How Long Should a Child Stay Home with Rotavirus?

father checking daughter's forehead for fever
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According to the Centers for Disease Control, the incubation period for rotavirus is 1-2 days. The symptoms of the illness can last as many as 10 days and you should consider your child contagious for as many as 12 days.

That said, the agencies that regulate child care and schools have varying guidelines. Where I am in Texas, for example, there is no specific guideline for rotavirus like there is for say, ringworm or pink eye. However, there is a catch-all guideline that would appear to govern rotavirus. It excludes any child with:

  • "Symptoms and signs of possible severe illness such as lethargy, abnormal breathing, uncontrolled diarrhea, two or more vomiting episodes in 24 hours, rash with fever, mouth sores with drooling, behavior changes, or other signs that the child may be severely ill; or a health-care professional has diagnosed the child with a communicable disease, and the child does not have medical documentation to indicate that the child is no longer contagious."

Since rotavirus can produce several of those symptoms, as long as any are present a child would not be able to attend child care or go to school. In addition, a child care provider could require documentation from a health care professional if the child was formally diagnosed with the virus.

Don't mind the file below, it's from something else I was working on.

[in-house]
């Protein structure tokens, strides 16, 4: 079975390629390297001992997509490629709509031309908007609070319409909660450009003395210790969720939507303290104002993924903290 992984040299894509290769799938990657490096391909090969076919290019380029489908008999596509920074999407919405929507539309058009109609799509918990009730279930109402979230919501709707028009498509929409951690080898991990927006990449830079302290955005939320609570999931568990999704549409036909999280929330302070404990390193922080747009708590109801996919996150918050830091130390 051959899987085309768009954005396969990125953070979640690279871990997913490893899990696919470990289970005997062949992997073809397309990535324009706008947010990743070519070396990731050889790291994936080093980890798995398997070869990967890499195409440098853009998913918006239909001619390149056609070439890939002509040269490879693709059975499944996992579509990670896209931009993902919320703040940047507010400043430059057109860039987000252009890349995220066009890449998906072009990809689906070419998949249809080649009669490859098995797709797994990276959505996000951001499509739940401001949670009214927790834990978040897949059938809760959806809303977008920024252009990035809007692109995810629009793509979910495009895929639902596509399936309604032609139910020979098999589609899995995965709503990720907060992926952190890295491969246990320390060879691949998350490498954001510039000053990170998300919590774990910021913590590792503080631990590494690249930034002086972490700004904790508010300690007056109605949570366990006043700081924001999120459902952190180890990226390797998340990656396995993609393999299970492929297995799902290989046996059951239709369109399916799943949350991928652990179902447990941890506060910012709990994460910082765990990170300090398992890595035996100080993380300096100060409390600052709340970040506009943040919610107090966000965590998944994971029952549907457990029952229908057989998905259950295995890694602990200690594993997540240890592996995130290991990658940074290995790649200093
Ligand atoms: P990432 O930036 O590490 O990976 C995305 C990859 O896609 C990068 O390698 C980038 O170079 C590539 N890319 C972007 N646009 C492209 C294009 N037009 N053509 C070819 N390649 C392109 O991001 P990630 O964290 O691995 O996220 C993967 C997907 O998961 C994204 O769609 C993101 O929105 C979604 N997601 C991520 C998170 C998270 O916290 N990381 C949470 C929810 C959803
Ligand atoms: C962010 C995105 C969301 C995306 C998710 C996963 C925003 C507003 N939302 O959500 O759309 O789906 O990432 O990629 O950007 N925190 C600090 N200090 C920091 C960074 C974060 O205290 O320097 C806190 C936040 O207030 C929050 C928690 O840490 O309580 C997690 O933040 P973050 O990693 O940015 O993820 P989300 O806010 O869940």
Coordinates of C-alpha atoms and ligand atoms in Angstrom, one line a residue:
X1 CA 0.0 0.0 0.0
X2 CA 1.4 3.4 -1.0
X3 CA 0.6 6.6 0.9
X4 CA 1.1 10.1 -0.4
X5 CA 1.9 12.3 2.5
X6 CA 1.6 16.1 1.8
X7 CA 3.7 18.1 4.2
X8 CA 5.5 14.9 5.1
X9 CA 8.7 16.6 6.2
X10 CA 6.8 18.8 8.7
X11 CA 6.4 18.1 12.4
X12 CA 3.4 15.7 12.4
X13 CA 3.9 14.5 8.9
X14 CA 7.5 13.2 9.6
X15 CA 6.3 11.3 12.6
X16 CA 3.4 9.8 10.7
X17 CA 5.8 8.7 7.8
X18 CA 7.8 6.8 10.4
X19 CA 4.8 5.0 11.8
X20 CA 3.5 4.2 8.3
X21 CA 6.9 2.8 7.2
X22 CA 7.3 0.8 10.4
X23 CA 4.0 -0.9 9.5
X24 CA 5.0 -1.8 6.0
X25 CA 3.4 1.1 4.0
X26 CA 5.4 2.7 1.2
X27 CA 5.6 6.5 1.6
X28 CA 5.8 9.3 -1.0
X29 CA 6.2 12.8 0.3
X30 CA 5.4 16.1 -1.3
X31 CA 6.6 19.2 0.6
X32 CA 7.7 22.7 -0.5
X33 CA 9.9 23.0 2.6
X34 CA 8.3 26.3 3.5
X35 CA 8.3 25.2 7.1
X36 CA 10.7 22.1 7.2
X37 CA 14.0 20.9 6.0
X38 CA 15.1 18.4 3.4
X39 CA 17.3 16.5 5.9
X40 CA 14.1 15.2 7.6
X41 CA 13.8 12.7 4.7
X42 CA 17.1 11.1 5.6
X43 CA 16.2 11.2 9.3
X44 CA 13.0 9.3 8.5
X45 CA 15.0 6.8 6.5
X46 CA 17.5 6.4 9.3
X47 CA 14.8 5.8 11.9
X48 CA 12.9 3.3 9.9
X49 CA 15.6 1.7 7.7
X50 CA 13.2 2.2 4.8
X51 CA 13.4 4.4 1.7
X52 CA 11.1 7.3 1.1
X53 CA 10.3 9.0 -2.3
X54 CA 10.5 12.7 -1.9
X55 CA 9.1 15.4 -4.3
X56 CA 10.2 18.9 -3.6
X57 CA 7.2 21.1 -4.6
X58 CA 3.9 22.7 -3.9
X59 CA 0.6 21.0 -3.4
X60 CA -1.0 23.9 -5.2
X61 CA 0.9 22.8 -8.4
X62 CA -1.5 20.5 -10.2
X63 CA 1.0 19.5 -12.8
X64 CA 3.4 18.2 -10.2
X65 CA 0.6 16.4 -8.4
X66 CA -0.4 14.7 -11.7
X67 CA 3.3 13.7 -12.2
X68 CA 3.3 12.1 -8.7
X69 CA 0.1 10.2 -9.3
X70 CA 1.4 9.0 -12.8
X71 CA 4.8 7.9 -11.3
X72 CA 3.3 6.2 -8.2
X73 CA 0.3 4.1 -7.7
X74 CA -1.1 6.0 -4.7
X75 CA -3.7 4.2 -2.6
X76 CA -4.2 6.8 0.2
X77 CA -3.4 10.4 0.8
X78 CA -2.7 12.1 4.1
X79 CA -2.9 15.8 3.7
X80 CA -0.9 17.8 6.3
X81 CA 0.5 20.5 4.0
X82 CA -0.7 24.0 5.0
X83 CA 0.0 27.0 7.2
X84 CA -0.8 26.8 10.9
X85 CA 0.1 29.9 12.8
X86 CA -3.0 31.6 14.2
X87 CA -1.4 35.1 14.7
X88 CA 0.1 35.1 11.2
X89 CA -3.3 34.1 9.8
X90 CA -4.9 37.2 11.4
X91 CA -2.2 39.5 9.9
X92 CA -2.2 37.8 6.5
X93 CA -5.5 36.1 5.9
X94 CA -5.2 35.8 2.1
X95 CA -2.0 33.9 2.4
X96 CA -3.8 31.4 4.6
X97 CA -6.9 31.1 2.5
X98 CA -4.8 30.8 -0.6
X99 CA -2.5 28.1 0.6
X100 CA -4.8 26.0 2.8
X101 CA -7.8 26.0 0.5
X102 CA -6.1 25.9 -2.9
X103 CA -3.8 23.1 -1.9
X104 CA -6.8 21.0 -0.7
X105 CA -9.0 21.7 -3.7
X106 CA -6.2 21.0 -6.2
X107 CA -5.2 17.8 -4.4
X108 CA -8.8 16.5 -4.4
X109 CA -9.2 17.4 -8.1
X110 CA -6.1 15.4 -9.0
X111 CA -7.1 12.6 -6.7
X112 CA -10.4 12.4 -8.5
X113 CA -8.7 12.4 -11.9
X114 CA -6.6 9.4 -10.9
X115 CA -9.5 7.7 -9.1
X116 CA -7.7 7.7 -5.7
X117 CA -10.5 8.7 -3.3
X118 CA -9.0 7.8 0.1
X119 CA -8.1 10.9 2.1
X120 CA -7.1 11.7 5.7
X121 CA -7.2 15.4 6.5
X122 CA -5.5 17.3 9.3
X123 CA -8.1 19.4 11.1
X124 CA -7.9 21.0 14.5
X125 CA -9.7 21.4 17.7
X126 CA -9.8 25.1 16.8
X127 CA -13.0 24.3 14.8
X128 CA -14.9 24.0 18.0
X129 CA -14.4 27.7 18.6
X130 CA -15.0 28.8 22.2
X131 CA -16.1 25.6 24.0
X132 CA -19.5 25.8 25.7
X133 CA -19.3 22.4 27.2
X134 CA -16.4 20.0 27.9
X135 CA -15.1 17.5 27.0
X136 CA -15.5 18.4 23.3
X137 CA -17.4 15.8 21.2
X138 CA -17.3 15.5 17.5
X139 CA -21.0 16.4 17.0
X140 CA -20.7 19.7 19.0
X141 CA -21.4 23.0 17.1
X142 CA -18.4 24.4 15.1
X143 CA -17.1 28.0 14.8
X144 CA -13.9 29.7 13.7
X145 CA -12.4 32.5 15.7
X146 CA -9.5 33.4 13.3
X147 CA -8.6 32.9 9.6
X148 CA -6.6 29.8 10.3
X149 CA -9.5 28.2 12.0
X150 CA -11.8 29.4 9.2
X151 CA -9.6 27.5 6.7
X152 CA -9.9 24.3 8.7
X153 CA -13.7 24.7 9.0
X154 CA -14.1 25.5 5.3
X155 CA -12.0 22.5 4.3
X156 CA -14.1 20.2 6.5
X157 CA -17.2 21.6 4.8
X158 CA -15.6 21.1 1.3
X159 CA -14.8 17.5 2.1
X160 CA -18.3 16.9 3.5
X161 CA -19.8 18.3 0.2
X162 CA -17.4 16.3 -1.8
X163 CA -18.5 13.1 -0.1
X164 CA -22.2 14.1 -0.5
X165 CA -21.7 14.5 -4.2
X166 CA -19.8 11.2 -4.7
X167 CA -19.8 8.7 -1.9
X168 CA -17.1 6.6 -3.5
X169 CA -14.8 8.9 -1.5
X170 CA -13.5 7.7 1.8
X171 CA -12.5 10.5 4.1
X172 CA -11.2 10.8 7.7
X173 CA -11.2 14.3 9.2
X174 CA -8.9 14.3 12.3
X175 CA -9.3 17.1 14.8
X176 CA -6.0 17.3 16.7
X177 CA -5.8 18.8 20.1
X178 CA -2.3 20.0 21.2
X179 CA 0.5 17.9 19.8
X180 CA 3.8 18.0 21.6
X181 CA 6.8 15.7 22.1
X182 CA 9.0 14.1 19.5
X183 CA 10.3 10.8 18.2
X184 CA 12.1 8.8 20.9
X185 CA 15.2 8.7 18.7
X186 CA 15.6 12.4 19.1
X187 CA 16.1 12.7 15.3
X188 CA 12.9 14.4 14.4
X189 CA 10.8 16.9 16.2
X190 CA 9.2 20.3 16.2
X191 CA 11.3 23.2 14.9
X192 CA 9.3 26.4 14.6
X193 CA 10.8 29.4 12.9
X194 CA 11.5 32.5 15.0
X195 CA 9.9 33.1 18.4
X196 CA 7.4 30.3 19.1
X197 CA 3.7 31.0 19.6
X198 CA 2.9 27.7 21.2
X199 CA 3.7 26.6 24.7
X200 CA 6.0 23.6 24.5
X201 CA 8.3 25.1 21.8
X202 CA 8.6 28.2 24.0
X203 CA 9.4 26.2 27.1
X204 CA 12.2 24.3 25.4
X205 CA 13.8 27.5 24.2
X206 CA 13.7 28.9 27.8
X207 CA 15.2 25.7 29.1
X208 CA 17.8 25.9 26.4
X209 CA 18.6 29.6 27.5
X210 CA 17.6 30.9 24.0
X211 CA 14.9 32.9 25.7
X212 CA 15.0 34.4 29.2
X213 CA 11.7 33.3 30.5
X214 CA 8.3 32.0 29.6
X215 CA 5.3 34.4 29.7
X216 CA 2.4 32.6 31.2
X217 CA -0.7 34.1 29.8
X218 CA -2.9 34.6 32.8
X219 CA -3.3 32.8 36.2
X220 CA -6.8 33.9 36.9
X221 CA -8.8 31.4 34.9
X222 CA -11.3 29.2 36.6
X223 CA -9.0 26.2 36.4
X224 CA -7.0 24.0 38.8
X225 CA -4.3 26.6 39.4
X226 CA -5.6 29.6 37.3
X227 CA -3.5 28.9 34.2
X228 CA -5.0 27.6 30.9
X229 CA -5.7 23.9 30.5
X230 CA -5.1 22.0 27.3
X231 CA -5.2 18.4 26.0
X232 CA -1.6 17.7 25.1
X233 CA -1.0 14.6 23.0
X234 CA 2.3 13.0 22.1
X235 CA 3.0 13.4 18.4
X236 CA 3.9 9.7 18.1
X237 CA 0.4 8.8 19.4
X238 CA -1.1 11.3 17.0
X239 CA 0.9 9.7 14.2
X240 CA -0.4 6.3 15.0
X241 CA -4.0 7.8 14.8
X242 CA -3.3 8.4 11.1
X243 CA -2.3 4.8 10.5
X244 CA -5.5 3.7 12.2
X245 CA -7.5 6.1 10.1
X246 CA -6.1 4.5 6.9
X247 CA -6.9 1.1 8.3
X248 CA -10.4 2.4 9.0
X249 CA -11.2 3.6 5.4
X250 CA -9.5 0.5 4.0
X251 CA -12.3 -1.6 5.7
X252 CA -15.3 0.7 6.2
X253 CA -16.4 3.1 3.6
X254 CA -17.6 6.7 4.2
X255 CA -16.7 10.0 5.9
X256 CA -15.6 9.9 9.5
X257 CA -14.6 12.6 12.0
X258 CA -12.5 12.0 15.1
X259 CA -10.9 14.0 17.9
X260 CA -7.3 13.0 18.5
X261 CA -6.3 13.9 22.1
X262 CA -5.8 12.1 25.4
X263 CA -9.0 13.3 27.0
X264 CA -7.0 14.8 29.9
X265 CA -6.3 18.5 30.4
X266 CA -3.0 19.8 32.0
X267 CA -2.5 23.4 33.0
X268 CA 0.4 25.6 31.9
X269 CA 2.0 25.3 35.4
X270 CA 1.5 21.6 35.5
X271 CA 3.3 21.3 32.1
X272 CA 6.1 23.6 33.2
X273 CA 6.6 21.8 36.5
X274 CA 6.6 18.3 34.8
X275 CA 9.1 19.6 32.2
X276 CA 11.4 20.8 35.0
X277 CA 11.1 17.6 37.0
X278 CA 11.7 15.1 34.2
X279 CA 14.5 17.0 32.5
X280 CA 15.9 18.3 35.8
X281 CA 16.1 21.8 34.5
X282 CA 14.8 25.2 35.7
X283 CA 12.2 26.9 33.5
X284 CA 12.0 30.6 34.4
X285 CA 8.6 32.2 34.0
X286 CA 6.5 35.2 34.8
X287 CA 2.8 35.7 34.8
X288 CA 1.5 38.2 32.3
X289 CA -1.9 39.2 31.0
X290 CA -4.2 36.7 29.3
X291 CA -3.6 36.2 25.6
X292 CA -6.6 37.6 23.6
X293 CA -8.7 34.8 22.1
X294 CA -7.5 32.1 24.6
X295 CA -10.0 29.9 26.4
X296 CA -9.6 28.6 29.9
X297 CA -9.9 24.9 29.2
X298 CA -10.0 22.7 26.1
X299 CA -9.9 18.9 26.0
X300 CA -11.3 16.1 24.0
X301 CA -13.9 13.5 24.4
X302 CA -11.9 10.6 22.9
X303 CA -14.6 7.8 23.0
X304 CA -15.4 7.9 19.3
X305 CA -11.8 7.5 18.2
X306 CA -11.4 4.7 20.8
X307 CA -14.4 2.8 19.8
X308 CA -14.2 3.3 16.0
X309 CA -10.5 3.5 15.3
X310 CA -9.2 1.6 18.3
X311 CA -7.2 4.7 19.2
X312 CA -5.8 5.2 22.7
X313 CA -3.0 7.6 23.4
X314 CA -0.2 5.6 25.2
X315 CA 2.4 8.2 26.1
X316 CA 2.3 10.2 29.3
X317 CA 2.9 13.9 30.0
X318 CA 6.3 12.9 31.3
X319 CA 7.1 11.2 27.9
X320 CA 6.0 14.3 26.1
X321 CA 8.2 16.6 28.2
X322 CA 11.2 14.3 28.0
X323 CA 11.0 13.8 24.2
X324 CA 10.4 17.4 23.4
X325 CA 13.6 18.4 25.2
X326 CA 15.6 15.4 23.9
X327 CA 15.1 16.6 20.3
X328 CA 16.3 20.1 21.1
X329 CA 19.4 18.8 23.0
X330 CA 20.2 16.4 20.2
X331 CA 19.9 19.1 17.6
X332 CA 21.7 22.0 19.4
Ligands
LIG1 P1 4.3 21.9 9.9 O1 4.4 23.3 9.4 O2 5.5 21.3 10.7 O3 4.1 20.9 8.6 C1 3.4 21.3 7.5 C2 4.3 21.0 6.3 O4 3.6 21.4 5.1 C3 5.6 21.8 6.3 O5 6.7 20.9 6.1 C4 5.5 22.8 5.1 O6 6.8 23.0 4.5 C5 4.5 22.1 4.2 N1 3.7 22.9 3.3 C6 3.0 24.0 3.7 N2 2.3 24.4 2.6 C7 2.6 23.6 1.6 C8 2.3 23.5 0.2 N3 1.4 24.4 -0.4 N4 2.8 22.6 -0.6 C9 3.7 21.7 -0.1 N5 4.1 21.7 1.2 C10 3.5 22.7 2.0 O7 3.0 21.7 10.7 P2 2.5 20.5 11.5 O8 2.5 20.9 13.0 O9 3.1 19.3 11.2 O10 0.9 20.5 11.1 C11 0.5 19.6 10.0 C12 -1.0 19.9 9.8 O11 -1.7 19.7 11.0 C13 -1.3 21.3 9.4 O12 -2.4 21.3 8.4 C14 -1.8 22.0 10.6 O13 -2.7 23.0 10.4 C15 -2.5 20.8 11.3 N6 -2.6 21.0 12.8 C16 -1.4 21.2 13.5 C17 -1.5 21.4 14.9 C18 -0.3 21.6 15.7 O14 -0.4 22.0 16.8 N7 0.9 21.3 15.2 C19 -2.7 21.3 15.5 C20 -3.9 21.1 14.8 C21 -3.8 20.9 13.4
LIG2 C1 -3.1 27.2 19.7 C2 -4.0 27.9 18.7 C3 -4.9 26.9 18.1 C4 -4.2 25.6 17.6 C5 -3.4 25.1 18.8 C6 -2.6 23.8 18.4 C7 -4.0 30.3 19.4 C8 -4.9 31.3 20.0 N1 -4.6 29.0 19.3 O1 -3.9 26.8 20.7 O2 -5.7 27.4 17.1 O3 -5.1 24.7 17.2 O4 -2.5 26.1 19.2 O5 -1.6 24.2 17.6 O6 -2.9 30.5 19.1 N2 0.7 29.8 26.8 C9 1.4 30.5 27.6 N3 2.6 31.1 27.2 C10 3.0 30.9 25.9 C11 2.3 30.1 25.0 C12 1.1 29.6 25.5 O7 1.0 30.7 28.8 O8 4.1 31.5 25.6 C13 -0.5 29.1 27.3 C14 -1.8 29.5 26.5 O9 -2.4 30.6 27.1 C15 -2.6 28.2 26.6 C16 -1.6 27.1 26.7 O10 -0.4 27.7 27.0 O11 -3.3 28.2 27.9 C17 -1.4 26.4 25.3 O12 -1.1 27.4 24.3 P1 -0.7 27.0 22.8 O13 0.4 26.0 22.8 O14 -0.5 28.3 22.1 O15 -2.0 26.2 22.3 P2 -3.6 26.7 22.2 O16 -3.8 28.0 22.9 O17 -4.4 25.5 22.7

In another state, Wisconsin, the guidelines are specific to rotavirus. They characterize diarrhea as "stool that contains blood or mucus or is watery or less formed with greater occurrence than usual, and is not contained by diapers or toilet use," and a child is excluded from care if they have rotavirus as long as diarrhea is present. In this same state, providers are also required to take as many as 10 stool samples for children and staff who are showing symptoms of rotavirus.

In addition, most states have a guideline stating that any child should be excluded if they require more care than usual, to such a degree as it would be detrimental to the care of the whole group. Children with rotavirus often require constant attention since vomiting, fever, general discomfort and the need for rehydration come along with diarrhea.

You can find out what the licensing regulations are by contacting the agency responsible for regulating child care in your area. If you live in the United States, you can use this resource to find the standards concerning illnesses for your state.

A safe bet, though, would be to keep your child home as long as there are any symptoms of the illness and as long as your child is experiencing any discomfort. When you return to care, make sure the provider knows why your child has been out and give any special instructions for rehydration.

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